While programs have effectively transitioned to a safer virtual setting, they are still facing challenges meeting the needs of families who have been hit disproportionately hard by this public health emergency. Programs reported a struggle to maintain consistent engagement and active participation from families, due to competing priorities. 87% of programs observed challenges around their participants’ experience and access to technology or WiFi during their virtual visits. Programs are also seeing families facing increasingly urgent needs and emergencies, so home visitors are spending more time and resources to address those needs before the usual home visiting curriculum. These new set of challenges for programs have weighed heavily on the home visiting workforce these past two years.

More investment in these programs is needed to provide home visitors the support and any additional resources they may need to continue serving families in such a heightened state.

Increase funding for DC Health home visiting programs to reflect their important work and help them meet the evolving needs of families 

Home visiting grants have not increased for several years, even as caseloads have changed and as inflation has risen rapidly over time. With less room for increased compensation, high cost of living rates, and growing levels of stress for the workforce, it is no surprise that home visitor turnover rates continue to rise alongside these changes.

Additionally, programs have used extra time, resources, and creativity to meet the heightened needs of families during this public health emergency without any funding increases. Programs are seeing more families in crisis than ever before. Home visitors are not only working hard through more urgent situations with families, but also using extra resources to meet these evolving needs. During this hearing, programs will share their perspectives on how difficult operating with flat funding has been, especially during a pandemic, and how additional funding could address their workforce challenges.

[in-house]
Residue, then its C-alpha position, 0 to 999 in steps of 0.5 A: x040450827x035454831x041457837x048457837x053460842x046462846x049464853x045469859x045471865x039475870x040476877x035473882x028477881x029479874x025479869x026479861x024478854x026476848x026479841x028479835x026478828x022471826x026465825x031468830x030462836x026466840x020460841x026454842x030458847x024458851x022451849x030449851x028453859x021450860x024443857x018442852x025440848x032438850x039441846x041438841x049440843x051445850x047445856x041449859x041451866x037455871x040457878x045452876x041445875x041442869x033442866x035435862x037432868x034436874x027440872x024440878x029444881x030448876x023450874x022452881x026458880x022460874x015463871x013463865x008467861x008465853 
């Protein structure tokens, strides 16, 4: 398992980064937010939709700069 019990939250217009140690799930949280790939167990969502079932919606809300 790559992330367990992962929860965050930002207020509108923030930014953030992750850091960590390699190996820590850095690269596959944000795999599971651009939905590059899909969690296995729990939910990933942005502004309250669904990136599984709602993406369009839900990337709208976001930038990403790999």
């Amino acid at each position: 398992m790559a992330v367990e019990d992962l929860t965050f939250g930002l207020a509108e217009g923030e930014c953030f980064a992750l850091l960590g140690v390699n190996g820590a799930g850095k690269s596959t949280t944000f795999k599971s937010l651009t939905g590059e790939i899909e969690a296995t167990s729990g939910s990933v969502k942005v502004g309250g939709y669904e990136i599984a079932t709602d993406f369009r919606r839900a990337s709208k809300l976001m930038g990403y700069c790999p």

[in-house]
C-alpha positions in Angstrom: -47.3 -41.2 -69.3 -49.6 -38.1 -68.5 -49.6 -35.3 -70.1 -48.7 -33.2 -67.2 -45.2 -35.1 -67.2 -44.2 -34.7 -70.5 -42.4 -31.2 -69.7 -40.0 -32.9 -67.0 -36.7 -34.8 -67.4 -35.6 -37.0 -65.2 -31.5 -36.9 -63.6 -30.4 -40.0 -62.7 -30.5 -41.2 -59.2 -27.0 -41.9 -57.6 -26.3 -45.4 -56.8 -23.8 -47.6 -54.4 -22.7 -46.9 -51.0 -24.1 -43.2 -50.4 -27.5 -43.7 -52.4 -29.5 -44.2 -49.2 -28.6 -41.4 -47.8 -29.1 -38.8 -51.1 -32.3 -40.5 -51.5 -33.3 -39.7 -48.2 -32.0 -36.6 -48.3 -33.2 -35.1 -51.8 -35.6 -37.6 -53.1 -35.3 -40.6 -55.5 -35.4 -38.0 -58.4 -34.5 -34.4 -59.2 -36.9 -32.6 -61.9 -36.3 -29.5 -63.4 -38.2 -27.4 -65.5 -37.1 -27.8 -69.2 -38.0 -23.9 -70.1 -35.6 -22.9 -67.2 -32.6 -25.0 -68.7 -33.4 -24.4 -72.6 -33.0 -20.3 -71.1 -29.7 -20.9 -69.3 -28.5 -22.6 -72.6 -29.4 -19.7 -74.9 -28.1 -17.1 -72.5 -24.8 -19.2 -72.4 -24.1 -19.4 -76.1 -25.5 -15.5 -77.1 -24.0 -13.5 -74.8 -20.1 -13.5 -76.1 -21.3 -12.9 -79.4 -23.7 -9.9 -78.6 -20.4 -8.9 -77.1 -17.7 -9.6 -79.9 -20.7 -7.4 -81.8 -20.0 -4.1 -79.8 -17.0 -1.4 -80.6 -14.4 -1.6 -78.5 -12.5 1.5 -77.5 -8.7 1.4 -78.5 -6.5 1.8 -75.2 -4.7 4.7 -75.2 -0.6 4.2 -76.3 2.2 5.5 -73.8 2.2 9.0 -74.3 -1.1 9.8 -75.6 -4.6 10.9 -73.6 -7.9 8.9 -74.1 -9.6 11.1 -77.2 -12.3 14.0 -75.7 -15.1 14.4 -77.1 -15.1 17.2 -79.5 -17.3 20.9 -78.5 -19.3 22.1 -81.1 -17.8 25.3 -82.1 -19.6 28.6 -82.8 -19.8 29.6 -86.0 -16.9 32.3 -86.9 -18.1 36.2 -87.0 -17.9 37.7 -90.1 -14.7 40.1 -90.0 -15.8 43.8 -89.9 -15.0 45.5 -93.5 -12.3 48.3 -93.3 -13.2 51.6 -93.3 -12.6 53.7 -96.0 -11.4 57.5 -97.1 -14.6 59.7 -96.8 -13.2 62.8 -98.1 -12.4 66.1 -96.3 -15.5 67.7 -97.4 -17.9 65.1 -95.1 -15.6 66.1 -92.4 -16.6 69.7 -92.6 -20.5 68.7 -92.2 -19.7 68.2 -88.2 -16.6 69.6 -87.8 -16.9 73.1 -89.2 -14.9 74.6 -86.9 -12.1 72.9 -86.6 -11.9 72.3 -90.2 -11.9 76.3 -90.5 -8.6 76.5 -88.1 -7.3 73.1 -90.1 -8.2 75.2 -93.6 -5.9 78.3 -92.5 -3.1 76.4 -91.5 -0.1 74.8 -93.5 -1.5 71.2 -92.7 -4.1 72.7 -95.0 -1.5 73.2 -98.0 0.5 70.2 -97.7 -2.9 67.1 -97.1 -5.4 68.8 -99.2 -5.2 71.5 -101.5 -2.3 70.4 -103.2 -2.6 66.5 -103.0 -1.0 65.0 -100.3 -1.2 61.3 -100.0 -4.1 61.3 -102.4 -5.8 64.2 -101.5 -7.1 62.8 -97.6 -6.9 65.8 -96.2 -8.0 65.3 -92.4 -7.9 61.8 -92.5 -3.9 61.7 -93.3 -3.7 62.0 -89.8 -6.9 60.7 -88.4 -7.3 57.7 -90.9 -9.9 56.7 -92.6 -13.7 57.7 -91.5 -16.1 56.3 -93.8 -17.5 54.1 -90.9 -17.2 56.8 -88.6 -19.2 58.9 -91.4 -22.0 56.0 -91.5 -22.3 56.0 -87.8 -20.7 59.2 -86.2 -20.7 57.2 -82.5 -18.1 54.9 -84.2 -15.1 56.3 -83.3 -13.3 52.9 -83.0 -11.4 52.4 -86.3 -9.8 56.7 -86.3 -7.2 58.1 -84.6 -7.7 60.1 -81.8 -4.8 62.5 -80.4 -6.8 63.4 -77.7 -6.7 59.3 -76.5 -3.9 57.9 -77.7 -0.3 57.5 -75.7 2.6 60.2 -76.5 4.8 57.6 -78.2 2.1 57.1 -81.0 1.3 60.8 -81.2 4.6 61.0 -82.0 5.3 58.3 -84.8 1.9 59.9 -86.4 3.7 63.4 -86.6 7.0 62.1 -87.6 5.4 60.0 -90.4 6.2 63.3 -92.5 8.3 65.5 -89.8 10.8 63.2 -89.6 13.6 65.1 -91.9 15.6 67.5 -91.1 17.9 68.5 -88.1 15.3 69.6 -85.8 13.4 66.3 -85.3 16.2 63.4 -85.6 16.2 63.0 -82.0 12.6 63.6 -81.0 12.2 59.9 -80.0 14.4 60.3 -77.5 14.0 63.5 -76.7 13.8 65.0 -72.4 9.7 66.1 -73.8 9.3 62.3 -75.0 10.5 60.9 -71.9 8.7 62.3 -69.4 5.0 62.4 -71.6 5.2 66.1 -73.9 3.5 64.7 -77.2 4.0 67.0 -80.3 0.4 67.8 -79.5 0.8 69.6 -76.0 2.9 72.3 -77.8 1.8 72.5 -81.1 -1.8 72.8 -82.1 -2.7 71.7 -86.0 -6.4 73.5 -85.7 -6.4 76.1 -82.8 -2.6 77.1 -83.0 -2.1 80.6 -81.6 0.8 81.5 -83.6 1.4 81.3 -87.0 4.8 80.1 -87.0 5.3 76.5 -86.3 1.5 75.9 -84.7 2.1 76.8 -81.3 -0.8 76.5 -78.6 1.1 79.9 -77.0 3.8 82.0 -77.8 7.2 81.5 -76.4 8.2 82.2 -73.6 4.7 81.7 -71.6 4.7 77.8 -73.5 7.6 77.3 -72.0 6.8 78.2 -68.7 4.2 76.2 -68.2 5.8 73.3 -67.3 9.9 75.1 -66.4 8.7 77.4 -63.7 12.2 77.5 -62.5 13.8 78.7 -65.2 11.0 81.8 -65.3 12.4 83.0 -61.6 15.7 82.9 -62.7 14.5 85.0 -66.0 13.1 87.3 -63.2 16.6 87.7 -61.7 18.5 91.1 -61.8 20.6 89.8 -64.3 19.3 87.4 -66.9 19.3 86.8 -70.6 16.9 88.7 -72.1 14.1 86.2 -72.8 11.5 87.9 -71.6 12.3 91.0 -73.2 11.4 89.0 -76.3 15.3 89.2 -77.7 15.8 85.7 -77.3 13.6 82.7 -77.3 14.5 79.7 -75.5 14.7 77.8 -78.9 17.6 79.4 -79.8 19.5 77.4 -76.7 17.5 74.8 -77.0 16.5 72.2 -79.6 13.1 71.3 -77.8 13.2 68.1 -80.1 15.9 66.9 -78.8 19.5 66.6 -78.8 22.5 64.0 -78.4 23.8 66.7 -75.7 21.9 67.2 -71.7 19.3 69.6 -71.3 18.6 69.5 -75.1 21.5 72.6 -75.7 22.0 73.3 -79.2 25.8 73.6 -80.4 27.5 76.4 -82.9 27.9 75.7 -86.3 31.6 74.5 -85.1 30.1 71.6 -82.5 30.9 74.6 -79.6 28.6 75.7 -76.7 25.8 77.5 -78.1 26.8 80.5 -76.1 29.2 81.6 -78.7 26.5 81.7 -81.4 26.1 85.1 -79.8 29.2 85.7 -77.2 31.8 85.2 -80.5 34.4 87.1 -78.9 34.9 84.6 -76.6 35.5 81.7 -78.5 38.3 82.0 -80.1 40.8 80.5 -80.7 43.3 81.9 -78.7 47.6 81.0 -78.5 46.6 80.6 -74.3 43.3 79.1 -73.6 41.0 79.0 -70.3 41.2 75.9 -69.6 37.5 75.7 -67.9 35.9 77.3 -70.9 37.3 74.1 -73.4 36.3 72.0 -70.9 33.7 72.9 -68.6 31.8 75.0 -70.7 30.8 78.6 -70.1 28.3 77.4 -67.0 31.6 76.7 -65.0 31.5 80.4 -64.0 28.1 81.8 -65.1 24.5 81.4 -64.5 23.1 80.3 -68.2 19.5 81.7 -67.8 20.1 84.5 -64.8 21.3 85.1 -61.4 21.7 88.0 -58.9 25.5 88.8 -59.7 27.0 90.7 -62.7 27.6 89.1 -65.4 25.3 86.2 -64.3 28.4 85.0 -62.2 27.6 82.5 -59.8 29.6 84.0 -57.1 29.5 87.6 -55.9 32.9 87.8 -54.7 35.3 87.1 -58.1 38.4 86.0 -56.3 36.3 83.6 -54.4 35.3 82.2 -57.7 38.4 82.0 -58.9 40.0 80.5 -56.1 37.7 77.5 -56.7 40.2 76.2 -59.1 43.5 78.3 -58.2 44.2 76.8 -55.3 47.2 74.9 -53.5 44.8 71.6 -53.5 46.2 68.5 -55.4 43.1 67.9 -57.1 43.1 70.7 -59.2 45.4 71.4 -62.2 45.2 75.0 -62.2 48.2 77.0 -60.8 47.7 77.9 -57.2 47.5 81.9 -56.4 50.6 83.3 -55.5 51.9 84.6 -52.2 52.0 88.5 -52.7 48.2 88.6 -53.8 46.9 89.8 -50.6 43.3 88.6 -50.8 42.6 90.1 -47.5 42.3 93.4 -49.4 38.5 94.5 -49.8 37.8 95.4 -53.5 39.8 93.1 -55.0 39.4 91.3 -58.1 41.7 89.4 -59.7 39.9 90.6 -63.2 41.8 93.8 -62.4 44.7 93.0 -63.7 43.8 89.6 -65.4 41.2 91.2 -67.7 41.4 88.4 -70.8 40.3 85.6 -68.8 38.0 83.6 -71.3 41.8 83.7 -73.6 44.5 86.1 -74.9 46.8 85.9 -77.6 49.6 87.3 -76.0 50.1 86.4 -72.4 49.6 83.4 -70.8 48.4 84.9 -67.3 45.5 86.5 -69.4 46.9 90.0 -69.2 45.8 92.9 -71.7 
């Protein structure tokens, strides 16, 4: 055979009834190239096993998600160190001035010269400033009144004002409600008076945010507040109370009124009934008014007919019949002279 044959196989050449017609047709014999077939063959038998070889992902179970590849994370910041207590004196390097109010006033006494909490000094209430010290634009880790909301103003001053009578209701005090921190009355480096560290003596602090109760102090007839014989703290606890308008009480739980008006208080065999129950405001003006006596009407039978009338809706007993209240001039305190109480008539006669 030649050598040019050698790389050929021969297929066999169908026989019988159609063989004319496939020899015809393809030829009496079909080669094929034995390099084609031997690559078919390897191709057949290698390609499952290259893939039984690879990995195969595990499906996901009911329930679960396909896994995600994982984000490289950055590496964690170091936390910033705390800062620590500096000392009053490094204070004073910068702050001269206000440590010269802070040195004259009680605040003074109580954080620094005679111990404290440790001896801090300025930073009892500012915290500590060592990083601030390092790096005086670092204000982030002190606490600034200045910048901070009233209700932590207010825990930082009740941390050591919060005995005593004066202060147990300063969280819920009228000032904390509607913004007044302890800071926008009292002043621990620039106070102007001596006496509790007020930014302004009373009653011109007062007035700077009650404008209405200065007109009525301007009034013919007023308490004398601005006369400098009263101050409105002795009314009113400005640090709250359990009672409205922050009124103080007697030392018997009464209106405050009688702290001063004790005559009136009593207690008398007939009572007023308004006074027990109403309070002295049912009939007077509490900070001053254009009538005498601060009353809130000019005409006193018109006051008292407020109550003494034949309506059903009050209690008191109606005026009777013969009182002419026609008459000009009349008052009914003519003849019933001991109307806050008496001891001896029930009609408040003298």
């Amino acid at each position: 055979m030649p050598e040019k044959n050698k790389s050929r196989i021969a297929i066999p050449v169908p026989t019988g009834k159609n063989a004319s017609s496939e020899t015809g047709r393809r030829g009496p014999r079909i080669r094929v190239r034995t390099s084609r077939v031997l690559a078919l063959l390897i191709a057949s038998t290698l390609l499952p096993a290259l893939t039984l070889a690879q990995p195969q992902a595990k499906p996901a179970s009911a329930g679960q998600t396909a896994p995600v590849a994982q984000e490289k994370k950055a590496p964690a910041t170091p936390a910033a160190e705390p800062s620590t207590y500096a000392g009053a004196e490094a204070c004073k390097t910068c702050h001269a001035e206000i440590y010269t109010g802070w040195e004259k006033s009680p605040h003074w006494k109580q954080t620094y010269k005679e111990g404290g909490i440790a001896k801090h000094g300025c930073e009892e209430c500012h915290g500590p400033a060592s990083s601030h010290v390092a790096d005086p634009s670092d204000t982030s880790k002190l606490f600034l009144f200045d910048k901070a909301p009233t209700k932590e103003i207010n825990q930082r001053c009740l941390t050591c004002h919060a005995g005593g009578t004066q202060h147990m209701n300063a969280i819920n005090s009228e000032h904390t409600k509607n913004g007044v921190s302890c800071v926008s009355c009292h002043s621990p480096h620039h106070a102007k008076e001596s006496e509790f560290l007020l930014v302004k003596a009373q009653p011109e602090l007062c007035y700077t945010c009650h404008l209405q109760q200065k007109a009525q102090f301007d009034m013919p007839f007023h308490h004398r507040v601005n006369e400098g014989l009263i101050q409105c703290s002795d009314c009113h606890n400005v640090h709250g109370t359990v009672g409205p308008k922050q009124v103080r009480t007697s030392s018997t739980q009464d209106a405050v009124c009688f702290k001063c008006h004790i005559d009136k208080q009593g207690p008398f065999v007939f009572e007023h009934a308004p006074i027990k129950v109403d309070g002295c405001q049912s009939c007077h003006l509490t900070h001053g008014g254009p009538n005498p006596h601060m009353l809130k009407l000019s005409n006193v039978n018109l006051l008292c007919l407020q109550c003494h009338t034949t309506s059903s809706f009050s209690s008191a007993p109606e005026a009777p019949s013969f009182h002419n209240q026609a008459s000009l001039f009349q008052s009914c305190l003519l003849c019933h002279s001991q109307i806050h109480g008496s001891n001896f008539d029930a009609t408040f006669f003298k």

A 15% increase to home visiting program grants would catch program grants up with inflation since they were first issued, address the challenges of flat funding, and also enable programs the flexibility to meet the needs of their workforce and their home visiting families. A $369,150 enhancement to the existing DC Health grant amount for home visiting programs would better reflect the hard work of these valuable programs.

Overall, home visiting is a unique and critical strategy that invests in families and as a result, invests in the well-being of the wider community of the families. Now is the opportunity for DC Council and DC Health to reciprocate that investment in their home visiting programs by increasing funding for all home visiting grants.

If the District wants to invest in the well-being of their communities, starting with its youngest residents, increasing funding for preventative programs like home visiting is a worthwhile choice. The Mayor’s proposed decision to enhance MPD’s budget by $30 million while valuable family and youth-serving programs like home visiting stay stagnant is disappointing since we know these family support programs have longer term value to addressing the current challenges in our communities. We hope that the DC Council takes the next steps to revise the FY23 budget to better reflect how we want to support our communities facing the highest barriers.

We implore the Council to prioritize home visiting programs for the DC community and find additional funds to allow these critical programs to continue serving families. This is an important investment in DC Health’s goals to support the health and well-being of expectant parents and families with young children.